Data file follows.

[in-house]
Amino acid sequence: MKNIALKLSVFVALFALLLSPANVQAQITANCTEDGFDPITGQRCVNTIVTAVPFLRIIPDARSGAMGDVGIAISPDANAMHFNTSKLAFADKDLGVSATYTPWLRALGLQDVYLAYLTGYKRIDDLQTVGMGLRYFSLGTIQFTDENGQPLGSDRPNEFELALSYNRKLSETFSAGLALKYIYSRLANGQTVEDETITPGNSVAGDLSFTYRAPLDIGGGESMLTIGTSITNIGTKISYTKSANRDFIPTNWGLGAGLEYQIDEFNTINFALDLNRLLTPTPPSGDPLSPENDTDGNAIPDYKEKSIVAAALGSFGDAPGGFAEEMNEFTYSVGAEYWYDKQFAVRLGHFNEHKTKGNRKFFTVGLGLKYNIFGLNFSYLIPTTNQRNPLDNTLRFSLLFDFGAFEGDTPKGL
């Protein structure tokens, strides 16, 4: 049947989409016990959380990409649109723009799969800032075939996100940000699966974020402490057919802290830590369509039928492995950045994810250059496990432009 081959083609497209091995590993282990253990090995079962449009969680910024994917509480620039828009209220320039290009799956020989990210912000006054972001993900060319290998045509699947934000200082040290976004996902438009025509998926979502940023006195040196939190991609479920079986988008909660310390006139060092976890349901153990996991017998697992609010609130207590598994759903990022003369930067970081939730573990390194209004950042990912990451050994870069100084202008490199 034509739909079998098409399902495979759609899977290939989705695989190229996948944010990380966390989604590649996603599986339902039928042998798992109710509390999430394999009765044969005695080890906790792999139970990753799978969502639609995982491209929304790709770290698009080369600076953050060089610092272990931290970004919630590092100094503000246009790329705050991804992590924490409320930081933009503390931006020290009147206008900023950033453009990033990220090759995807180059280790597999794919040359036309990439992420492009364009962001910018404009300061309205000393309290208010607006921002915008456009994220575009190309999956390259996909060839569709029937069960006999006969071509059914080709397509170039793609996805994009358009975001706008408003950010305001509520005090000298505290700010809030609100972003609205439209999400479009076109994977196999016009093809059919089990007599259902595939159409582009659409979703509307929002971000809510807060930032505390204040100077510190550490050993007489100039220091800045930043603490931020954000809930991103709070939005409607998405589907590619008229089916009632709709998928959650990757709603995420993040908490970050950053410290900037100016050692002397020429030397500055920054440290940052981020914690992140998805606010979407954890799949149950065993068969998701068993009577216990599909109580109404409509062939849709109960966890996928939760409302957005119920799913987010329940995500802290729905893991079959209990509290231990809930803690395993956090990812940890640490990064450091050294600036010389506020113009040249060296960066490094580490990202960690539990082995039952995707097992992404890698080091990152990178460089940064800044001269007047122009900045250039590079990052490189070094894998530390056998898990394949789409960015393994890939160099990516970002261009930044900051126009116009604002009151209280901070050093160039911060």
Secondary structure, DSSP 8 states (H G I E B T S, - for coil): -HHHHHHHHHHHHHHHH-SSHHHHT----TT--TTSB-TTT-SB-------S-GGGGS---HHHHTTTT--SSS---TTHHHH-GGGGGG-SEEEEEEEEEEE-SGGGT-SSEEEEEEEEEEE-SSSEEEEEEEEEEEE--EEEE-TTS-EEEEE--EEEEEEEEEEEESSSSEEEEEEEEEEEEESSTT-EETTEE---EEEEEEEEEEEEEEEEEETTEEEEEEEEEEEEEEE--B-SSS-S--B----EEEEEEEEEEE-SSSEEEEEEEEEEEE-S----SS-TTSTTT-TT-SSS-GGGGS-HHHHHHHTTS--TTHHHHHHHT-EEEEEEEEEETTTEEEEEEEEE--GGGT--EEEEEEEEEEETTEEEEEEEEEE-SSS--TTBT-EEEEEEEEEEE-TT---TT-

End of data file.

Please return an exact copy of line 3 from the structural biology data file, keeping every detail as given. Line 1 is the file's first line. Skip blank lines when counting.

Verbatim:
């Protein structure tokens, strides 16, 4: 049947989409016990959380990409649109723009799969800032075939996100940000699966974020402490057919802290830590369509039928492995950045994810250059496990432009 081959083609497209091995590993282990253990090995079962449009969680910024994917509480620039828009209220320039290009799956020989990210912000006054972001993900060319290998045509699947934000200082040290976004996902438009025509998926979502940023006195040196939190991609479920079986988008909660310390006139060092976890349901153990996991017998697992609010609130207590598994759903990022003369930067970081939730573990390194209004950042990912990451050994870069100084202008490199 034509739909079998098409399902495979759609899977290939989705695989190229996948944010990380966390989604590649996603599986339902039928042998798992109710509390999430394999009765044969005695080890906790792999139970990753799978969502639609995982491209929304790709770290698009080369600076953050060089610092272990931290970004919630590092100094503000246009790329705050991804992590924490409320930081933009503390931006020290009147206008900023950033453009990033990220090759995807180059280790597999794919040359036309990439992420492009364009962001910018404009300061309205000393309290208010607006921002915008456009994220575009190309999956390259996909060839569709029937069960006999006969071509059914080709397509170039793609996805994009358009975001706008408003950010305001509520005090000298505290700010809030609100972003609205439209999400479009076109994977196999016009093809059919089990007599259902595939159409582009659409979703509307929002971000809510807060930032505390204040100077510190550490050993007489100039220091800045930043603490931020954000809930991103709070939005409607998405589907590619008229089916009632709709998928959650990757709603995420993040908490970050950053410290900037100016050692002397020429030397500055920054440290940052981020914690992140998805606010979407954890799949149950065993068969998701068993009577216990599909109580109404409509062939849709109960966890996928939760409302957005119920799913987010329940995500802290729905893991079959209990509290231990809930803690395993956090990812940890640490990064450091050294600036010389506020113009040249060296960066490094580490990202960690539990082995039952995707097992992404890698080091990152990178460089940064800044001269007047122009900045250039590079990052490189070094894998530390056998898990394949789409960015393994890939160099990516970002261009930044900051126009116009604002009151209280901070050093160039911060």